The Rise of the Community Cinema

They're popping up all over Northern Ireland – and the recession is 'grist to the mill'

Elderly residents of Newcastle, County Down, may remember the two cinemas that the town used to have, which closed their doors long before my generation came along. Thereafter, its residents had to make do with occasional touring prints of whatever blockbuster was doing the rounds projected in the Newcastle Centre.

It's a tradition that goes back far enough for me to have seen Indiana Jones and the Last Crusade there, 20 or so years ago, perched atop rickety seating and surrounded by my wailing peers. But, in the last couple of years, a new cinema club has been formed to fill the void, established by locals with a passion for film.

'It was a meeting of minds, really,' says founding member, Rob Manley. 'A few film-loving souls bemoaning the lack of any cinema in Newcastle. As soon as we realised we were all equally passionate about good films we started to look into the possibility of starting our own community cinema.'

Alerted to the scheduling of a fortuitously timed seminar on how to start a film society by Northern Ireland Screen, the government-backed agency for the promotion of film in Northern Ireland, the idea became a reality.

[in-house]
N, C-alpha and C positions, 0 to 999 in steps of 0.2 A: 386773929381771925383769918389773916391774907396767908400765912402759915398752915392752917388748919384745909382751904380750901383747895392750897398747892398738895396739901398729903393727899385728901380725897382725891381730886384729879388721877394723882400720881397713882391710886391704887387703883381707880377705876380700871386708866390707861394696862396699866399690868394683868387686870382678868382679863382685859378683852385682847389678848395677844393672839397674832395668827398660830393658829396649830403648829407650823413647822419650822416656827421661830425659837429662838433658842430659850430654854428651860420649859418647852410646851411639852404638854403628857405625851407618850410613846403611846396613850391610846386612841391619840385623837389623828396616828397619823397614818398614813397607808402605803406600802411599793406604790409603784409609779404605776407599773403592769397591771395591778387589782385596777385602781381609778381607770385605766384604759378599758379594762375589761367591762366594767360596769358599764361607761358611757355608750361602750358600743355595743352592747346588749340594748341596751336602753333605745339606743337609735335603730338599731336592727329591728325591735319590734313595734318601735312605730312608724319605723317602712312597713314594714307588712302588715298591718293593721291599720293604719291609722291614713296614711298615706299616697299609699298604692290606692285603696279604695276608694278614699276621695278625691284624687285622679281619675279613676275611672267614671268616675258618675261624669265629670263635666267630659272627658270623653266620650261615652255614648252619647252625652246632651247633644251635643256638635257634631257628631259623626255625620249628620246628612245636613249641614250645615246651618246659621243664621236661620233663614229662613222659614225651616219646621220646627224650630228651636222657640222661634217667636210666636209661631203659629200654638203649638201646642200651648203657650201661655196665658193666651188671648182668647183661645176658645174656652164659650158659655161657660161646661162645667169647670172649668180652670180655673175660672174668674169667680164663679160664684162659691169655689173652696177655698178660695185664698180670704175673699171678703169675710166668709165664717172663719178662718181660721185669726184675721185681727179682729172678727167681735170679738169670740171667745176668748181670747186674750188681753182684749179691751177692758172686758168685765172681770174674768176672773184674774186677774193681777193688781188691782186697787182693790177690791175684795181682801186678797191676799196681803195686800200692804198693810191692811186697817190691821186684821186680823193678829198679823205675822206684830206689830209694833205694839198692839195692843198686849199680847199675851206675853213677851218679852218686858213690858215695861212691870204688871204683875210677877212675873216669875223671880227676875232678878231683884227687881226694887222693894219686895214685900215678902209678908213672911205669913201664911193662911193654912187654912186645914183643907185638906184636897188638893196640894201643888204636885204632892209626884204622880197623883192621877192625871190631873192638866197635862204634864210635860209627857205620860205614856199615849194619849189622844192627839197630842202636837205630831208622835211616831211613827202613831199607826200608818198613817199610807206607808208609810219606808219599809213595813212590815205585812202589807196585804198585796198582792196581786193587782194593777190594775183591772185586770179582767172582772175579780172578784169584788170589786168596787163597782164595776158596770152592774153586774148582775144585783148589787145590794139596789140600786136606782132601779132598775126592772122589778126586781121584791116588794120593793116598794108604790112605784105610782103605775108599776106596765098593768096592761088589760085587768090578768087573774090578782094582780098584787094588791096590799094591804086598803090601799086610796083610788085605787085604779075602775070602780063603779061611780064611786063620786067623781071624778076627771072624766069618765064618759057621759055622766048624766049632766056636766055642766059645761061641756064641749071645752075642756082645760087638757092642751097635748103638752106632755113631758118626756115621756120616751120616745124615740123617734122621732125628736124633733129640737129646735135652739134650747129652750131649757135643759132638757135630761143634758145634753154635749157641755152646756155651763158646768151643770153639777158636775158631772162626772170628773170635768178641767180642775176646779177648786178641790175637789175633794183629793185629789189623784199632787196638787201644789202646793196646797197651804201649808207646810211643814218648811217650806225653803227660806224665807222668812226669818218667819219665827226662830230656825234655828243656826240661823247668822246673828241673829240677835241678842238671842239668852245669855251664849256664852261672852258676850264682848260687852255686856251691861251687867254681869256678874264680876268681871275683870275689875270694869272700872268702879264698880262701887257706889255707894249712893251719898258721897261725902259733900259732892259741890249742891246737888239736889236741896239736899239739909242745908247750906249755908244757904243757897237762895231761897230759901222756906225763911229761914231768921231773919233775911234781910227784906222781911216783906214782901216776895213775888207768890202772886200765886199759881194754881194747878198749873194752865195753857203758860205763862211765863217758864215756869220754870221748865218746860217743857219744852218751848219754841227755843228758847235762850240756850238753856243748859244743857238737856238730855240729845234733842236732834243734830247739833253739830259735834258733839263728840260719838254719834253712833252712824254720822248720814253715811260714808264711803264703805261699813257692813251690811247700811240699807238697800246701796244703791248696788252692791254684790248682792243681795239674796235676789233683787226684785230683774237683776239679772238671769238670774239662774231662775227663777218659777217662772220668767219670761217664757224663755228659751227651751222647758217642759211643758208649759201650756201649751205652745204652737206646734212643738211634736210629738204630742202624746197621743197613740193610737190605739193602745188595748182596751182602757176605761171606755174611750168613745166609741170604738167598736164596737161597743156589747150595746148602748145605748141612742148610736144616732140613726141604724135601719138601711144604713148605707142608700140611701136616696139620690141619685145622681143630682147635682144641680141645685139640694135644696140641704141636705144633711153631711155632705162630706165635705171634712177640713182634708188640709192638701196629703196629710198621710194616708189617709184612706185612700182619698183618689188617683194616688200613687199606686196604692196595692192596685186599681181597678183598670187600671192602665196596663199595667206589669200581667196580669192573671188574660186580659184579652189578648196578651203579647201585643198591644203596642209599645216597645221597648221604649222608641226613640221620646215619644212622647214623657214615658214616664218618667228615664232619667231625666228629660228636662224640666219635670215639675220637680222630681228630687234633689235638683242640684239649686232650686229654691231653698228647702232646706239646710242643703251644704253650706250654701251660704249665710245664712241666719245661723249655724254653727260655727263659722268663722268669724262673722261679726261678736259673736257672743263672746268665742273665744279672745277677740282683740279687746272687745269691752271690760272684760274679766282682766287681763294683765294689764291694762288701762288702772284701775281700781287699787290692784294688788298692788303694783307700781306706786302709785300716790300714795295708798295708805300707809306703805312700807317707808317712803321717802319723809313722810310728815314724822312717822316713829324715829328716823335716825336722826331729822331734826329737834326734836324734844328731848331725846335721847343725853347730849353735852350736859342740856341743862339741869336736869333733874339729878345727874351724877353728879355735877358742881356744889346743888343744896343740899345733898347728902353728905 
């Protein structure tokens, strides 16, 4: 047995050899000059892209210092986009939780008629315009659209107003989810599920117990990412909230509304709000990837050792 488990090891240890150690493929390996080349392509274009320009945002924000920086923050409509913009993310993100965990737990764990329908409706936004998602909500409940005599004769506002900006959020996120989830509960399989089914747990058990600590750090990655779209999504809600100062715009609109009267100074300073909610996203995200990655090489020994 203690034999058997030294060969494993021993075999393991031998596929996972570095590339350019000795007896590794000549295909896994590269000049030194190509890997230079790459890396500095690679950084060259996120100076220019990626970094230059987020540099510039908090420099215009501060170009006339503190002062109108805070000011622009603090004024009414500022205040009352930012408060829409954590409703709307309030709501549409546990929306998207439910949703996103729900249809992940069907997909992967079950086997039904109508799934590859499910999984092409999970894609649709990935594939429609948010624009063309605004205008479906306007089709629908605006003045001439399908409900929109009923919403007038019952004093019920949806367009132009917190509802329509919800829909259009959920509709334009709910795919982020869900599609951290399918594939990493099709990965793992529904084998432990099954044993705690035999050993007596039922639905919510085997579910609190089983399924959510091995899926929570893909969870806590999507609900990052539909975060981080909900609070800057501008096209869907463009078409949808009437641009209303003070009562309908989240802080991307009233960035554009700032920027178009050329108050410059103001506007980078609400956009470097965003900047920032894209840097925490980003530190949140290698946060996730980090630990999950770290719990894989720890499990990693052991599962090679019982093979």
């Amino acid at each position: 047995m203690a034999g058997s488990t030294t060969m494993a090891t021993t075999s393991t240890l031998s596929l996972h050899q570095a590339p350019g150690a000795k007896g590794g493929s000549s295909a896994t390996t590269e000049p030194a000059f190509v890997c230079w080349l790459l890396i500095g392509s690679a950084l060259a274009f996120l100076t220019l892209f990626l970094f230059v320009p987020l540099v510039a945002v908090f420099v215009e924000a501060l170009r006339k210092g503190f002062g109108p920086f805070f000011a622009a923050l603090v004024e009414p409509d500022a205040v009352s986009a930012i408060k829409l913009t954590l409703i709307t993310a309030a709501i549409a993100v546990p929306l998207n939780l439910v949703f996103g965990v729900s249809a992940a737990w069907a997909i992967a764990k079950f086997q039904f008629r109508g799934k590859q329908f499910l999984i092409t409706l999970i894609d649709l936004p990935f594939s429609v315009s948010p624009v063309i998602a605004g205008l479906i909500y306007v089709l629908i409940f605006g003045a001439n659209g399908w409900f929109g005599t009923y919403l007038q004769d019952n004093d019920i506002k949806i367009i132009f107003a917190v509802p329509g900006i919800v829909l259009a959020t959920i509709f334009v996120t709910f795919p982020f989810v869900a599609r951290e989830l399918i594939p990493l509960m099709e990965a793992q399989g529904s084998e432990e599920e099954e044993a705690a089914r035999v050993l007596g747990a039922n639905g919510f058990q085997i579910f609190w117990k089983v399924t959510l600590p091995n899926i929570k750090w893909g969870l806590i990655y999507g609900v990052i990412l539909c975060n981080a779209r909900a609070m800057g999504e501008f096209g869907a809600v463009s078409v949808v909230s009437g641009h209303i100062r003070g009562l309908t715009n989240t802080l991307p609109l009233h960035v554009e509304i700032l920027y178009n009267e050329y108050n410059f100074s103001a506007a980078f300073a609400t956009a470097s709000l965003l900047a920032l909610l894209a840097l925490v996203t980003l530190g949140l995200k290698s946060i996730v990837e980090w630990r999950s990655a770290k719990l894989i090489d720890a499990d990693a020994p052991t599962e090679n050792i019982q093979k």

'From there, things really accelerated,' says Manley, who helped set up the cinema in Newcastle’s suitably gothic Annesley Hall. 'We had our first screening two years ago, and have been showing great films every month since.'

While the nearest multi-screen cinemas in Downpatrick, Newry and Belfast ply the latest Hollywood blockbusters, and little else, Newcastle Cinema is more interested in championing the lesser known, or the forgotten gems, of world cinema.

'We are all in agreement that most films appearing at the local multiplexes these days aren't really up to much,' adds Manley. 'So we try to keep a healthy mix of quality, slightly off the wall features from the 1960s, 70s and 80s, alternating with bang up-to-date, fresh from the film festivals indie features and shorts from the USA and other world cinema studios.'

As well as screening little-known art house movies, Newcastle Cinema have shown that small, independently run cinemas can also attract emerging film-makers and premieres.

'We’ve premiered two films over the last 18 months including one film, Marwencol, that we showed a week before it appeared at the Belfast Film Festival,' says Manley. 'That was a big coup for our little cinema, as we received the film direct from the film-maker himself.'

Their second premiere – another fine example of Newcastle Cinema's dedication to left of centre cinema – in November 2011, was the John Landis produced Some Guy Who Kills People, starring the well-regarded character actor, Kevin Corrigan.

Manley argues that the dominance of mainstream cinema can be a primary motivating factor for those establishing cinema clubs and community cinemas in towns and villages throughout Northern Ireland. And he certainly is not the only one who thinks so.

'The goal was to bring a wider selection of films from around the world to the residents of Newry and the surrounding area,' says Aidan Lennon on the set up of the Newry Film Club. 'The type of films you wouldn’t see in the local Omniplex.'